Lectionary Thoughts: John 1:43-51 and Sh*tholes

Pictured: Sh*thole (Nazareth), in a mosaic from Istanbul, in the public domain, taken from Wikipedia. 

Pictured: Sh*thole (Nazareth), in a mosaic from Istanbul, in the public domain, taken from Wikipedia. 

I just heard the word "shithole" used, unbleeped, on National Public Radio. We live in wondrous times. It must be especially thrilling to be a news editor these days, holding a style guide in one hand and an open Twitter feed in the other, trying to figure out how to do your job. 

I've seen more than one person note that the lectionary this week seems to be trolling Donald Trump--or possibly the other way around. And sure enough, the gospel text for this week (Epiphany 2, Year B, or January 14 2018) plays with those same notions of good places and bad places that the president was using in the comments he allegedly made in a meeting yesterday. Likening places like Haiti, El Salvador, and Africa to "shitholes," the president wondered why we keep accepting immigrants from there. In case the racist meaning was still unclear, he then proposed overwhelmingly-white Norway as an example of the kind of place we should be receiving immigrants from. 

"Can anything good come out of Nazareth?", Nathanael asks in this week's passage from John. This is a moment that subverts readers' expectations; we might expect, in this very early moment of good news in John, that Philip's announcement to Nathanael that he had found "him about whom Moses in the law and also the prophets wrote" might be received with joy, with curiosity, or at least with interest. But no. Nathanael's reply is basically, "what, that sh*thole?" Nothing worthwhile could come out of Nazareth. It was nowhere. It was completely not worthwhile. The people who lived there were not know for anything. Nathanael's response, we have to remember, would have had to make sense in the context of John's audience. Early readers of John probably would have nodded along with Nathanael's comment, sharing his bias against whatever Nowheresville Jesus was supposed to be from.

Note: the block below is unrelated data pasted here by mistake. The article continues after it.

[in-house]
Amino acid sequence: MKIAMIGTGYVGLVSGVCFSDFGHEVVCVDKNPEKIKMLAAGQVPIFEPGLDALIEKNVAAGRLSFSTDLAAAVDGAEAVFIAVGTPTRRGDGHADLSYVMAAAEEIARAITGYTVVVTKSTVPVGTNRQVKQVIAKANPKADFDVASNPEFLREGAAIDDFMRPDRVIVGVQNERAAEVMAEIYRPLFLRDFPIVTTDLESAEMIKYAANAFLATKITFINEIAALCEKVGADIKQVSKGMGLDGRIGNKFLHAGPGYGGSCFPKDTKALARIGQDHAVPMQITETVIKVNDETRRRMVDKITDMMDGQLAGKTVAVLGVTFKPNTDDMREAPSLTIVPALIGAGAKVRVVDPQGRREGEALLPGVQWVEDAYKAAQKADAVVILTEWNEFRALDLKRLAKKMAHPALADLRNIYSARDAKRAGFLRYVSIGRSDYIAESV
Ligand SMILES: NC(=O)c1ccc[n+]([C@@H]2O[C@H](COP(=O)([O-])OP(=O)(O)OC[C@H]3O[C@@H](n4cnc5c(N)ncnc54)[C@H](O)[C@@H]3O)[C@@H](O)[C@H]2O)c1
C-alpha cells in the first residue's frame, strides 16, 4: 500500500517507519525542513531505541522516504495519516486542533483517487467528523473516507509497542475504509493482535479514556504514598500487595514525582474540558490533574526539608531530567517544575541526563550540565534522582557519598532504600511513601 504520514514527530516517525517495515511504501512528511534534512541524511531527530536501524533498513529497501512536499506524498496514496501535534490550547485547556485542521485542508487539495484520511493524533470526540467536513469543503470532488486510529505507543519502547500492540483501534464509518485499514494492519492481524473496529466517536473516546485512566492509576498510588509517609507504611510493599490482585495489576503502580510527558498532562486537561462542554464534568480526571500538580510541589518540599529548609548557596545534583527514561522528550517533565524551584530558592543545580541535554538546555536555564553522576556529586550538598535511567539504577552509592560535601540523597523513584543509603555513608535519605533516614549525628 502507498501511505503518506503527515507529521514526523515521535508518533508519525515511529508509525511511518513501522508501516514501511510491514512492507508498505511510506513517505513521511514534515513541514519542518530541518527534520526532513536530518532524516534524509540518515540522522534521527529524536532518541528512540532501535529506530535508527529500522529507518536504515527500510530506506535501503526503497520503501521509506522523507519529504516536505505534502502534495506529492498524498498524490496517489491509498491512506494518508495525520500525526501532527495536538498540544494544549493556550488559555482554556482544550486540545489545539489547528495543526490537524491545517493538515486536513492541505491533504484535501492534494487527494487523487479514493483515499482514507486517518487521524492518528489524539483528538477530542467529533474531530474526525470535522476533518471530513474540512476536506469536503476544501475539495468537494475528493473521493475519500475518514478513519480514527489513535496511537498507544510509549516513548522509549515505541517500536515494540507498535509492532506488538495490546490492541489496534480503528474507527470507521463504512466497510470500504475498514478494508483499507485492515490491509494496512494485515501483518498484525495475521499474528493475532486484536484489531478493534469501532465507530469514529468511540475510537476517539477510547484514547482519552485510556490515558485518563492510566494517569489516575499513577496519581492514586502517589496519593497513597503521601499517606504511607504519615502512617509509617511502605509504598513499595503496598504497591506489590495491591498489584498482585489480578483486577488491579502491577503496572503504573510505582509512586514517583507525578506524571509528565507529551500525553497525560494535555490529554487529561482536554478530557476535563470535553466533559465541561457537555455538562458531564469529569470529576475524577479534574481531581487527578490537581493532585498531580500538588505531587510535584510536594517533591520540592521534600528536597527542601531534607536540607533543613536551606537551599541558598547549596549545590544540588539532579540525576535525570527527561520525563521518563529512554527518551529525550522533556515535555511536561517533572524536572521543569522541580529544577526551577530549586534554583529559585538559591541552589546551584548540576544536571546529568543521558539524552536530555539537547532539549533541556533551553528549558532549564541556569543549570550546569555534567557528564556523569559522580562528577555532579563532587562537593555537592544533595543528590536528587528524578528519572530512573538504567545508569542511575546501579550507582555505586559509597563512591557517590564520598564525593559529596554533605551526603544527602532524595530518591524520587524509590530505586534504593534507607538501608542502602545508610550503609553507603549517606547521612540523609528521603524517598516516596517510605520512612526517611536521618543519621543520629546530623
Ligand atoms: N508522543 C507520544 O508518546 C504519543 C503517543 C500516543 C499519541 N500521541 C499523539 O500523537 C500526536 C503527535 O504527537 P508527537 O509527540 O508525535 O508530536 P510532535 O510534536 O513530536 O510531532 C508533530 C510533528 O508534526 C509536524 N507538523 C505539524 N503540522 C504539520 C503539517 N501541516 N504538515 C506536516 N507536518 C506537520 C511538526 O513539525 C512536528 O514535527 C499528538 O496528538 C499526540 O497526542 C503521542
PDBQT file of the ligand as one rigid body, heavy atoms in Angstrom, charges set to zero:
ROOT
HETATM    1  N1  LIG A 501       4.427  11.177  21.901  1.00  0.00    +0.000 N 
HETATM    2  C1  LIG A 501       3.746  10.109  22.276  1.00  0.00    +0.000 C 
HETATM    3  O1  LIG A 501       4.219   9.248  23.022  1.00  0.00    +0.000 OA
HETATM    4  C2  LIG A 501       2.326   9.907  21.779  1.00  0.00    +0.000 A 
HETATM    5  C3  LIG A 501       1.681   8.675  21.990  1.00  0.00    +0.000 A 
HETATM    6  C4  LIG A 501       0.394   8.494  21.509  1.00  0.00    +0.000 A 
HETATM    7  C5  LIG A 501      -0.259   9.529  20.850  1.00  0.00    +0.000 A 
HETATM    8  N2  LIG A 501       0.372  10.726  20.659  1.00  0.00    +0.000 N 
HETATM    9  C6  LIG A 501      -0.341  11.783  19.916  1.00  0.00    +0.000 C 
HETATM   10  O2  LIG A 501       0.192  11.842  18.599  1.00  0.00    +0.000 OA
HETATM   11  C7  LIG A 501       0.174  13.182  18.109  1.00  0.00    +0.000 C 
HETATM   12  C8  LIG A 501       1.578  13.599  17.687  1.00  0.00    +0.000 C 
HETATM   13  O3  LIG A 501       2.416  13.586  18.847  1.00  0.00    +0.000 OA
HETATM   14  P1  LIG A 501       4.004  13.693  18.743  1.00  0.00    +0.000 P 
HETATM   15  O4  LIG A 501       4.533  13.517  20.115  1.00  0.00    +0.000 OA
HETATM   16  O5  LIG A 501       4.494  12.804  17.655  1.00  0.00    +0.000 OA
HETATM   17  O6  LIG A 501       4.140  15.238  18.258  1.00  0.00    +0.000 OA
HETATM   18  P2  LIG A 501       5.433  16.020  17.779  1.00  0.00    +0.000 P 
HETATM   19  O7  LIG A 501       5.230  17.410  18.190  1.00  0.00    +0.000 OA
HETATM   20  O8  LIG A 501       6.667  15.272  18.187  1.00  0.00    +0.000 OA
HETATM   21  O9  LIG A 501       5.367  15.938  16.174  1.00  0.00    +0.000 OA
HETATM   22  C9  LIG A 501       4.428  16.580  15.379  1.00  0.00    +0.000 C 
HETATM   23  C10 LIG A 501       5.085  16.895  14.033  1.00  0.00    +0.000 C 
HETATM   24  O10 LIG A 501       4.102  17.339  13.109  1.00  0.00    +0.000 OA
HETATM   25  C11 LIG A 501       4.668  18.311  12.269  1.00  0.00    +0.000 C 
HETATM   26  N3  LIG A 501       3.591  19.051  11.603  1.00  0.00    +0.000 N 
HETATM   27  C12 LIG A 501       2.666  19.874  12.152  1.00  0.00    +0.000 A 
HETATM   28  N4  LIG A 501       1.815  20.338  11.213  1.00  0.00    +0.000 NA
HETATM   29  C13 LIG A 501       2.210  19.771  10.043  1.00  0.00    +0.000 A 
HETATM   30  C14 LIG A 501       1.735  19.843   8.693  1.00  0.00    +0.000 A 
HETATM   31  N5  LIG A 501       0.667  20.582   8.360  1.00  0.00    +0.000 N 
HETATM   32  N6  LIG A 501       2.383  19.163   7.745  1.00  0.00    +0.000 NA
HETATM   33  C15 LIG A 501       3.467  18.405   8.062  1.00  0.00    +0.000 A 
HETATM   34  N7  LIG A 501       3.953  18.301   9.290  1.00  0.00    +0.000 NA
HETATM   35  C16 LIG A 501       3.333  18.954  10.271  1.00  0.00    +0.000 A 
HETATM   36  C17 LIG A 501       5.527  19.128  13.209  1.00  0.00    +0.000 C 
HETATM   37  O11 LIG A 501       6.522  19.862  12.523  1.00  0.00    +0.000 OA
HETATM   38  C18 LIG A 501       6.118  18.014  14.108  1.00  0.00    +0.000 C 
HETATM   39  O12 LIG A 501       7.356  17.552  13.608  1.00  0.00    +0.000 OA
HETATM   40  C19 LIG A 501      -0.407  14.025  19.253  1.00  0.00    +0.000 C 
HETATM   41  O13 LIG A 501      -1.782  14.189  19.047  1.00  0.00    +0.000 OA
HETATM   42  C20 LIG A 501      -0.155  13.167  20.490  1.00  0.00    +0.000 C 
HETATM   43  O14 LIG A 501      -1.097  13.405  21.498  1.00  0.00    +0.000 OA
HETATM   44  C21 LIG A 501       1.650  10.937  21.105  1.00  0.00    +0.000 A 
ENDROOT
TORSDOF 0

The implication, of course, is that Jesus himself can't be all that worthwhile if he's from a place that isn't worthwhile. That's the argument the president was making about the sh*tholes in our world: that people who come from there can't possibly be worth having. The fact that this is patently false and offensive and racist and predicated on a shockingly deficient world-view shouldn't distract us from the basic claim that the president is making: that some people are better than others. For the president, these kinds of claims seem to correlate with race (and gender, conflated with physical appearance, come to think of it). For Nathanael, it's just incredulity that there could be anything worthwhile on the other end of Philip's invitation. Of course, the next 20 chapters of John prove Nathanael wrong.

I don't think it is overstating too much to say that the fact that Jesus was a nobody from a sh*thole is the entire point of the gospel. The Christian tradition looked to Isaiah 53 to make this point: he had no form or majesty that we should look at him, nothing in his appearance that we should desire him." Jesus could have been a prince or a king or a general or a wealthy landowner or whatever...but he was nobody from nowhere. That's the whole point. Jesus came from a sh*thole. 

Eric Smith